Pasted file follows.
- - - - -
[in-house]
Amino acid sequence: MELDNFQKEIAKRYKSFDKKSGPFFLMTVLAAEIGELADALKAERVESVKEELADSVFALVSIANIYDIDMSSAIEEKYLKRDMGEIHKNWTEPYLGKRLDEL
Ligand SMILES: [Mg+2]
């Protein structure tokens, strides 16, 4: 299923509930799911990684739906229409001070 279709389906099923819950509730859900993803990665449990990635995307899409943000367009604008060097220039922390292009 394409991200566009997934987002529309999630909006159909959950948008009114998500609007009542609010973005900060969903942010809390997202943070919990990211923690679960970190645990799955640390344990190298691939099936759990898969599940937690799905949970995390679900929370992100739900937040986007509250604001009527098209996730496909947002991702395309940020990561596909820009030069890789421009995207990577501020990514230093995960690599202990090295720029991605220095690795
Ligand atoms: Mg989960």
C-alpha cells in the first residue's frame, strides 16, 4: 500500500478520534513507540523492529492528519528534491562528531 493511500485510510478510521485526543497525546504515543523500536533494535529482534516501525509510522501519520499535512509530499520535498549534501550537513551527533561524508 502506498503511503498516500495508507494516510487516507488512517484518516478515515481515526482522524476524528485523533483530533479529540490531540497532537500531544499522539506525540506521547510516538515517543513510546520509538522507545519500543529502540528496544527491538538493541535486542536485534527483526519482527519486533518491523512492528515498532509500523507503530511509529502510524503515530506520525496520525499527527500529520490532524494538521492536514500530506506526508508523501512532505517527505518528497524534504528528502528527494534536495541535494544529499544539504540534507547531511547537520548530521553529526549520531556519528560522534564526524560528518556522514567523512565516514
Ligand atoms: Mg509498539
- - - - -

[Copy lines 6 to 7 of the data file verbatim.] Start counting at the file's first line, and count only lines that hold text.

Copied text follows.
C-alpha cells in the first residue's frame, strides 16, 4: 500500500478520534513507540523492529492528519528534491562528531 493511500485510510478510521485526543497525546504515543523500536533494535529482534516501525509510522501519520499535512509530499520535498549534501550537513551527533561524508 502506498503511503498516500495508507494516510487516507488512517484518516478515515481515526482522524476524528485523533483530533479529540490531540497532537500531544499522539506525540506521547510516538515517543513510546520509538522507545519500543529502540528496544527491538538493541535486542536485534527483526519482527519486533518491523512492528515498532509500523507503530511509529502510524503515530506520525496520525499527527500529520490532524494538521492536514500530506506526508508523501512532505517527505518528497524534504528528502528527494534536495541535494544529499544539504540534507547531511547537520548530521553529526549520531556519528560522534564526524560528518556522514567523512565516514
Ligand atoms: Mg509498539